It’s an inspiring story that proves that amazing things can happen.

When single mother Linda Roscoe was told her 5-year-old daughter, Emily, had a brain tumor and needed surgery, she had just been laid off and was without insurance. With no family or friends able to help, Linda didn’t know who to turn to. Amazingly, a decorated soldier who had just returned from Afghanistan heard Linda’s story, and he knew he could help: His husband just so happened to be a neurosurgeon willing to do the operation for free.


Emily is now a healthy 6-year-old who likes riding her bike and playing with her friends, and you can either verify that this actually happened or share it right now and reap its immense social media capital.

Yes, you could slog through news sites looking for another source to corroborate this amazing story. But by then, one of your friends will probably have already posted this to Facebook, and he will be the one swimming in likes and comments instead of you. You can be the person who is always the first to share amazing stories like this one with your friends, or you can be the person who bumbles around the internet, looking to see if things are true or not.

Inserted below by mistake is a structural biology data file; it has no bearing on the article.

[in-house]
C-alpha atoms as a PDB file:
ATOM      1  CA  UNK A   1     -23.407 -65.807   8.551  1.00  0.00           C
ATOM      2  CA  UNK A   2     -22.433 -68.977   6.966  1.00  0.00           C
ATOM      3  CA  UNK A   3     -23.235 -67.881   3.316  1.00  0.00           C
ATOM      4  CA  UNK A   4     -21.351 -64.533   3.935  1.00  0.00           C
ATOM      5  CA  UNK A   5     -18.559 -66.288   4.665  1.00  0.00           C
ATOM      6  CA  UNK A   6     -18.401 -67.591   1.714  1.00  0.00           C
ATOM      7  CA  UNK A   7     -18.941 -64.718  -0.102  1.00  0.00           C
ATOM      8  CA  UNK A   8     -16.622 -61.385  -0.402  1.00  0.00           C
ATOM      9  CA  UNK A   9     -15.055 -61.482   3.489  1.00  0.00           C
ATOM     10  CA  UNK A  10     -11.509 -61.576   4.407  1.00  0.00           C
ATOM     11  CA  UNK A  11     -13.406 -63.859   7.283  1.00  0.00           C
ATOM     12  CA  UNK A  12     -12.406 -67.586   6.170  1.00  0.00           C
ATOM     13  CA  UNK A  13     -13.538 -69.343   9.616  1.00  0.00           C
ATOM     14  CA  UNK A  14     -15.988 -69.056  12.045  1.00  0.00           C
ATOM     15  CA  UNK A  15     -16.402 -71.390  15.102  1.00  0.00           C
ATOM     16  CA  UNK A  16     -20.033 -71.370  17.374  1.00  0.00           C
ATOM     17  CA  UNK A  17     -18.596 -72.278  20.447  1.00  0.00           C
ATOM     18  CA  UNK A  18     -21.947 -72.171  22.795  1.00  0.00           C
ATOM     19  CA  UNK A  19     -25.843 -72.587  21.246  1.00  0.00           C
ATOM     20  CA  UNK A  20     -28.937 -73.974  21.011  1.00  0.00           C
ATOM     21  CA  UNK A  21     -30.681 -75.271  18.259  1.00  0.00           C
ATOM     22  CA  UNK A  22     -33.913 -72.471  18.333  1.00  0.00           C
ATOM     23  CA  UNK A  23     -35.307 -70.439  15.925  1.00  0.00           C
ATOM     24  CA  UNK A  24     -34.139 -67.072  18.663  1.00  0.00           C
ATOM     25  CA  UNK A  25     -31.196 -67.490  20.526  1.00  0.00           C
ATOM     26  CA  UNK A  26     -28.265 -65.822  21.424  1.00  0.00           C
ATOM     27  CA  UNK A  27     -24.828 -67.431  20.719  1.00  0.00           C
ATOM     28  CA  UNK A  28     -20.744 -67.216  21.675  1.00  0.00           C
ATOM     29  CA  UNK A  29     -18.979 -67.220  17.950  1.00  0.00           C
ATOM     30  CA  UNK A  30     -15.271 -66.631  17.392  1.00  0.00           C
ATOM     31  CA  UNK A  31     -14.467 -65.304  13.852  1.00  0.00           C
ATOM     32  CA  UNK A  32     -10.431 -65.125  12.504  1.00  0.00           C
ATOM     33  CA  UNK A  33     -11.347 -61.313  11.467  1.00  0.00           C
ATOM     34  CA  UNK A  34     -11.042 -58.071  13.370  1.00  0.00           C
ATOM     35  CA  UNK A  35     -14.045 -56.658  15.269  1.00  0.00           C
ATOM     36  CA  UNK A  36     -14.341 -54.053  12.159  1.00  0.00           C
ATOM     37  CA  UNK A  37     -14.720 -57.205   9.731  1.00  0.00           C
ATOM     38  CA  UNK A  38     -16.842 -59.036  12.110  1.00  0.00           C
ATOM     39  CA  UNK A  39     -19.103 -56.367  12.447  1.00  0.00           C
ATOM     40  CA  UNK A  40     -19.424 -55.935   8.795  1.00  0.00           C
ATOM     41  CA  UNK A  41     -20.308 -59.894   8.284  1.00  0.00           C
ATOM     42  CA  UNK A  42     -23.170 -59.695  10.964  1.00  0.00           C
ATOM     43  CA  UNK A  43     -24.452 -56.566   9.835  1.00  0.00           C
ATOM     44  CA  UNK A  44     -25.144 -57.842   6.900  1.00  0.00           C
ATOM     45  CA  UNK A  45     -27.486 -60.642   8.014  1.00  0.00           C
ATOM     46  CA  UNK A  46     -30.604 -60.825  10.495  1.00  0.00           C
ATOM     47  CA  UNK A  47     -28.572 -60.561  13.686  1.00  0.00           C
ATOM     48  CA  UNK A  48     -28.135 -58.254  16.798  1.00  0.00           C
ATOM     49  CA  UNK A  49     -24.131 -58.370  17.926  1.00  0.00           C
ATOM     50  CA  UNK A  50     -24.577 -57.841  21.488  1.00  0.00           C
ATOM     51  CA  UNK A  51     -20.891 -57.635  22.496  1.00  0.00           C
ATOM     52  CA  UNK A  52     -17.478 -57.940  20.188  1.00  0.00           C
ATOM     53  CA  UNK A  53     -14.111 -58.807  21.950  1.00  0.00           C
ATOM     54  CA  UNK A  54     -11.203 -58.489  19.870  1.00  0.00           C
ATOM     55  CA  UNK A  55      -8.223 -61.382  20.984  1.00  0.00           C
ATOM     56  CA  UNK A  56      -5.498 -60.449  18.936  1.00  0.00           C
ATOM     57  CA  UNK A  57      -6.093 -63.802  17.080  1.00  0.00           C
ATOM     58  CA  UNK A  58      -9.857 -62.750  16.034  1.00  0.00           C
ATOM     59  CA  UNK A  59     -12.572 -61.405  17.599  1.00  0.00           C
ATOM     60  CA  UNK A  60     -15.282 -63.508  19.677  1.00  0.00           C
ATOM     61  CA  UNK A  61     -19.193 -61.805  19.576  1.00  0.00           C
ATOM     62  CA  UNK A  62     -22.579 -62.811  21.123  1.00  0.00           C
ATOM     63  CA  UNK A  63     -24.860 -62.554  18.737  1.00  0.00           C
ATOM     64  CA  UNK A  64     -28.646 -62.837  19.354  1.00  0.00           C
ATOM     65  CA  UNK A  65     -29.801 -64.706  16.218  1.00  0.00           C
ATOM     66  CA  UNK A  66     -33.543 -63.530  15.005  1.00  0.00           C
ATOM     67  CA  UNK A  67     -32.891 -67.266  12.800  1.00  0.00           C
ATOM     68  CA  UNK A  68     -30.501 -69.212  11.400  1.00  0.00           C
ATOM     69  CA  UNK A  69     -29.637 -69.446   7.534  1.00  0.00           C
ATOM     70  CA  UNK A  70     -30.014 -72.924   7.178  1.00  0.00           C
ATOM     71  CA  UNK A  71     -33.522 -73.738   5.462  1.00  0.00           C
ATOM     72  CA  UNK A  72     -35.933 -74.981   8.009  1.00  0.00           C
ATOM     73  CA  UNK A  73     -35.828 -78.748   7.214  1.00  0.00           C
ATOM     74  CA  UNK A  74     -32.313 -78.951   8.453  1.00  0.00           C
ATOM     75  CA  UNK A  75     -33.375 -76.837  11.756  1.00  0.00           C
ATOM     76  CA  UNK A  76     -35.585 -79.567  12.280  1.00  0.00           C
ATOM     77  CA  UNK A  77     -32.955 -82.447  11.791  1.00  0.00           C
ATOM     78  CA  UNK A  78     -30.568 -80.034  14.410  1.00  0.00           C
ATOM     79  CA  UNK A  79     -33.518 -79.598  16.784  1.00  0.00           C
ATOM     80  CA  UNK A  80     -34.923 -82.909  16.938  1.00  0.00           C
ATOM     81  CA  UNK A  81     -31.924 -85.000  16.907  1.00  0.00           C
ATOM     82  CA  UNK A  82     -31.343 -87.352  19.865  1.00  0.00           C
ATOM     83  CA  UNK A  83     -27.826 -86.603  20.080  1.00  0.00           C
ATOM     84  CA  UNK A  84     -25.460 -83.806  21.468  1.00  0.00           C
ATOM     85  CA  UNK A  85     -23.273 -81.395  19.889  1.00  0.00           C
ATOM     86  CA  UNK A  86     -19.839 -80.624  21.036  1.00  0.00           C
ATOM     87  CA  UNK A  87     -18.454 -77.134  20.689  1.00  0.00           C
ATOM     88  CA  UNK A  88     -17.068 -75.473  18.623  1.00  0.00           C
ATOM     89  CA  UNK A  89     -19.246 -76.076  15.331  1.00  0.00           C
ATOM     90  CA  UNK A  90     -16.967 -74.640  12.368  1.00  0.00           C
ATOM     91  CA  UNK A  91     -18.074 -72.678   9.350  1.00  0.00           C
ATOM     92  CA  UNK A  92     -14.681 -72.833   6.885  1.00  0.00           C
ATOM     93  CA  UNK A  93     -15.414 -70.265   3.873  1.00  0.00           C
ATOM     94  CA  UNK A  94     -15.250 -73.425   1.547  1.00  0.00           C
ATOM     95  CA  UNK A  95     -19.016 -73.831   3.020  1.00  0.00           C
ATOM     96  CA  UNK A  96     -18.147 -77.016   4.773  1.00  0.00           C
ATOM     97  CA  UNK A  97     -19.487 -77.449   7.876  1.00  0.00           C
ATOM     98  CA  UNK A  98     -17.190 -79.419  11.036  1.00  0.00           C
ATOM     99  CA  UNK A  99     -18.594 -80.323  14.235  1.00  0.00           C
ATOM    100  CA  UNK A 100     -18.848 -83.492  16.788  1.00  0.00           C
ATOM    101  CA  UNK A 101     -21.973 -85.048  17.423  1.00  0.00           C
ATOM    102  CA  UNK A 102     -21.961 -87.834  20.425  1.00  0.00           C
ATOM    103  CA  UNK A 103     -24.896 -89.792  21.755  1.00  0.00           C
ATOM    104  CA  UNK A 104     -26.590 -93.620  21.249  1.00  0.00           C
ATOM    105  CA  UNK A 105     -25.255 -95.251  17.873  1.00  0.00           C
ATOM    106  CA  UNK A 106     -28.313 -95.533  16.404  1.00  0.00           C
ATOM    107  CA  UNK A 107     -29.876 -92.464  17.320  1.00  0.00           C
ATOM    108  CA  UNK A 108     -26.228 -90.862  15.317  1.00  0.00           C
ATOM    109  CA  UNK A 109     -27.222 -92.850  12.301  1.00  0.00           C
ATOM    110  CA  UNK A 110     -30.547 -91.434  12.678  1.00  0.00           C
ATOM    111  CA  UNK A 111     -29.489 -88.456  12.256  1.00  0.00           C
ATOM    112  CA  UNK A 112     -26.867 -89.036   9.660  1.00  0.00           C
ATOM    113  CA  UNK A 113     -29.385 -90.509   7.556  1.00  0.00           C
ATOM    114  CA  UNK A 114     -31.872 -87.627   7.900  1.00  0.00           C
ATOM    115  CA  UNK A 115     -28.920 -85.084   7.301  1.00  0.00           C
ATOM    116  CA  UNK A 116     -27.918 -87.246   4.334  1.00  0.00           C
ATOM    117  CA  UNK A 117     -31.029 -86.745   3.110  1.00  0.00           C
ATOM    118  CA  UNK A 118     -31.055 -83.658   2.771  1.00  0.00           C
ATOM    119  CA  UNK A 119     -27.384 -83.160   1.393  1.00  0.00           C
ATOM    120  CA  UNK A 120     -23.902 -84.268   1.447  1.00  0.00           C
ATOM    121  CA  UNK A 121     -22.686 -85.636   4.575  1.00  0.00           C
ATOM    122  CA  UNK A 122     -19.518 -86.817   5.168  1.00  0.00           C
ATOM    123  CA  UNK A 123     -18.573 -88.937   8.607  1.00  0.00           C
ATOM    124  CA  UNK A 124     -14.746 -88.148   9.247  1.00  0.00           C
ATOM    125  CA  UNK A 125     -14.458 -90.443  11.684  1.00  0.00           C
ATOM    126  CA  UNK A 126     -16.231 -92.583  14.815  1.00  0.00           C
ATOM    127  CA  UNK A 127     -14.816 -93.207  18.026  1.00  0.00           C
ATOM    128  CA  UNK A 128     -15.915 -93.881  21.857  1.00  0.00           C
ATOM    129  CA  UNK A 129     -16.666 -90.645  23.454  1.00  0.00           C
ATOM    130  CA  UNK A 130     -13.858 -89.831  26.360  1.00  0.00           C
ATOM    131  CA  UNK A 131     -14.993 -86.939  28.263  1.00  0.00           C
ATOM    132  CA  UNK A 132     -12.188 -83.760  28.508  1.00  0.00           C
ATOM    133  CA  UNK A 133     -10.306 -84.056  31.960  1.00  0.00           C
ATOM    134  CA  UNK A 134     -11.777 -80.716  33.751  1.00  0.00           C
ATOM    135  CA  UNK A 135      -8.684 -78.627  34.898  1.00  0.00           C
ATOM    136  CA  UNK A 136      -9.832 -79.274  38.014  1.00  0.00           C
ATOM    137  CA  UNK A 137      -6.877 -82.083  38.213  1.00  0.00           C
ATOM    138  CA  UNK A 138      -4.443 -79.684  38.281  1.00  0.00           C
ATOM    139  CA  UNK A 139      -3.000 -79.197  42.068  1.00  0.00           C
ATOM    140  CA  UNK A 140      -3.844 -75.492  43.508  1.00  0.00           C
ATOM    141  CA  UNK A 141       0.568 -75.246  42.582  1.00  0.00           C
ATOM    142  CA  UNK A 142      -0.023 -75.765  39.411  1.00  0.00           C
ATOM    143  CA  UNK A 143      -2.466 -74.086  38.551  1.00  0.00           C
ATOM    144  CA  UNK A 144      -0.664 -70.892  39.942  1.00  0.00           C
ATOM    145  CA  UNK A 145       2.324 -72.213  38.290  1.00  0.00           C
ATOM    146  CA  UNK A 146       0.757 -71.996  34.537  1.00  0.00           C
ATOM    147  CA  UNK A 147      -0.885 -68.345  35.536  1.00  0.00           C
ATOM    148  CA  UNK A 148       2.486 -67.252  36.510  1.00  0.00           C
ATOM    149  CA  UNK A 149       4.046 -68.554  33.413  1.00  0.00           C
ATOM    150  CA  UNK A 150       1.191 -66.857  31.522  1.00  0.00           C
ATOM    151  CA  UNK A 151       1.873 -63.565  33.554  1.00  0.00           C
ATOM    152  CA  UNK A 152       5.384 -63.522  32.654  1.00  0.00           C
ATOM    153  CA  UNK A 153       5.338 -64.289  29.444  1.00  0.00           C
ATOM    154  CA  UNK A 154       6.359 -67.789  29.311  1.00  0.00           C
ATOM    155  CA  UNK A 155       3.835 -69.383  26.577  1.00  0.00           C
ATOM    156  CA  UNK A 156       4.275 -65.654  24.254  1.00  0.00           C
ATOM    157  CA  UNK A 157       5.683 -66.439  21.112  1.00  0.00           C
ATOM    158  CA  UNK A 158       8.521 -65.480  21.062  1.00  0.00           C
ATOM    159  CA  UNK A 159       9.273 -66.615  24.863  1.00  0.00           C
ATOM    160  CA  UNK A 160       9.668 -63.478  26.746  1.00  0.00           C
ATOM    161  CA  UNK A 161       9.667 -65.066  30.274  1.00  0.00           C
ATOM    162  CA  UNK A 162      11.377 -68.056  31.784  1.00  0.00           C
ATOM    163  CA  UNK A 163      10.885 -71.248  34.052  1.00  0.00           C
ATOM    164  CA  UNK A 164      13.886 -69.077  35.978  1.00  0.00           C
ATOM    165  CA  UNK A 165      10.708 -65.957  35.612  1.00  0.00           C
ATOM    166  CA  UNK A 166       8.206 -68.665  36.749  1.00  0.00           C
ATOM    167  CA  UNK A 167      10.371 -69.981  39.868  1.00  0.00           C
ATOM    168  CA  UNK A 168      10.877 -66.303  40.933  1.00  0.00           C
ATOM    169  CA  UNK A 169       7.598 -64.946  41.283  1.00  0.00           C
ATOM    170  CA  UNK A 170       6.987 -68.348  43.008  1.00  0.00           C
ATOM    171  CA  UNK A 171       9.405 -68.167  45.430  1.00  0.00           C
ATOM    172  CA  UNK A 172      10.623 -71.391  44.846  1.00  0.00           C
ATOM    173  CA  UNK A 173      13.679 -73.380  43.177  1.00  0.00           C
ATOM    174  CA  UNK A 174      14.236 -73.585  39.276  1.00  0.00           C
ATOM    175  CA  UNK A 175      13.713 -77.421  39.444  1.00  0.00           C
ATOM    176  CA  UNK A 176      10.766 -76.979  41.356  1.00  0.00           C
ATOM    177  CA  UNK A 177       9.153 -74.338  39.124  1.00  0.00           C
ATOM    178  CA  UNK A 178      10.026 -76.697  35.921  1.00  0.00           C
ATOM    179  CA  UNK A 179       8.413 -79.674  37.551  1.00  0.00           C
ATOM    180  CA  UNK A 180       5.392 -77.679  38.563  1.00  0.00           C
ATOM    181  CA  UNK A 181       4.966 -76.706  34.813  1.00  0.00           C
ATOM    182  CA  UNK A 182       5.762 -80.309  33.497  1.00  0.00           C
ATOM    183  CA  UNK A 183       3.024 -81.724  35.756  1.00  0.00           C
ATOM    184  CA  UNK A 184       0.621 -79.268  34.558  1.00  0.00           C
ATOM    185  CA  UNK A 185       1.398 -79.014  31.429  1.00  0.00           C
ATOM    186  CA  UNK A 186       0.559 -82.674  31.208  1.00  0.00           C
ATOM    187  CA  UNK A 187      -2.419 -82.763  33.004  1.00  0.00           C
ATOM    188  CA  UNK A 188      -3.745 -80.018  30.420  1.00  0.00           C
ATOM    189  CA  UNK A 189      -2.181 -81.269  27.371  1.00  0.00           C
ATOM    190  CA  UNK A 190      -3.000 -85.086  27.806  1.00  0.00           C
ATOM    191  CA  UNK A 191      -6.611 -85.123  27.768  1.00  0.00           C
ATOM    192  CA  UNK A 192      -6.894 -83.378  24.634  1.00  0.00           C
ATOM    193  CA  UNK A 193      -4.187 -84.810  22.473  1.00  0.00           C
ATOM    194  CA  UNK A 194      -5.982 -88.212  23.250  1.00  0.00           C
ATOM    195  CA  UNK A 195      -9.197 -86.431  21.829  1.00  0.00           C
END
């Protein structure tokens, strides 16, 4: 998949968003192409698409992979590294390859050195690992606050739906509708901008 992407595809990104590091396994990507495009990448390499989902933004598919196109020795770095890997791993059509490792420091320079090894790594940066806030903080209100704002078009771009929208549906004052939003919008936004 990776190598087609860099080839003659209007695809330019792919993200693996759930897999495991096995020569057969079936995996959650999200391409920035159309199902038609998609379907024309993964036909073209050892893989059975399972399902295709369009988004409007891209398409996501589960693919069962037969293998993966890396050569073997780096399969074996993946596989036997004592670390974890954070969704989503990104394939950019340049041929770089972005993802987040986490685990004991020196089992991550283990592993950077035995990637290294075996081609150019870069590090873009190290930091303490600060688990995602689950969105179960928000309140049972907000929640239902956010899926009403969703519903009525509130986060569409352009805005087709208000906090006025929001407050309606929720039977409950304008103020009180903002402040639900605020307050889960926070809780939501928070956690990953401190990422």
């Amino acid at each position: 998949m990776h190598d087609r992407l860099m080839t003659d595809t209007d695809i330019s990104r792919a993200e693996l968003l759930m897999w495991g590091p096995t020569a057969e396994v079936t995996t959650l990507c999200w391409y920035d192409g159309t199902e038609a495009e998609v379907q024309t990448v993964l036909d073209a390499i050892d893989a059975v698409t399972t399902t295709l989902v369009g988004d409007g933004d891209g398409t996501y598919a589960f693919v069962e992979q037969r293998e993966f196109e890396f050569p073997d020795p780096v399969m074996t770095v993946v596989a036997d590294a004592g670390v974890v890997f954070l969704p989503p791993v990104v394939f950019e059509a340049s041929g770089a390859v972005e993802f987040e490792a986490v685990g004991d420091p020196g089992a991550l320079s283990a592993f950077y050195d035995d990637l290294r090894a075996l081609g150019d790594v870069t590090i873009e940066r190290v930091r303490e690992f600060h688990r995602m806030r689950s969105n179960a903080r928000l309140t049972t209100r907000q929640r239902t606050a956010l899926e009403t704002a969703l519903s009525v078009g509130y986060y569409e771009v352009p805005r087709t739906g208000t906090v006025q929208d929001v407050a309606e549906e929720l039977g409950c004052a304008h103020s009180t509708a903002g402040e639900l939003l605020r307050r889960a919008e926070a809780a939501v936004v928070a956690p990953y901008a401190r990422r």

Your call.

Did Emily really have a brain tumor? Did Linda really serendipitously meet a gay soldier who was married to a benevolent neurosurgeon? Do any of these people actually exist? It’s questions like these that will only slow you down and ensure that you won’t be the first to tweet or Facebook this amazing story about the triumph of the human spirit. This is going to absolutely kill on social media, and if you post it first it could be your story.


Someone you know is going to stop reading right here, post this to Facebook, and cash in on all the likes, shares, and comments this is sure to get. It’s decision time, pal. The clock is ticking.

If you’ve read this far down before sharing this, there is dwindling hope that one of your friends hasn’t posted it on social media while you’re too busy trying to make sure it actually happened. Maybe you still have time to be the first to share this on a lesser platform, like Blogspot or Pinterest, if you’re lucky. But if there is a lesson to be learned from Linda’s heartwarming tale of hope, it’s that checking the authenticity of inspiring stories you see on the internet only comes at a cost to you.


And let’s admit it: Whether or not it’s true, we’ll forget about all of this tomorrow and look at an inspiring photo of a three-legged army dog or a cop hugging a protester or something.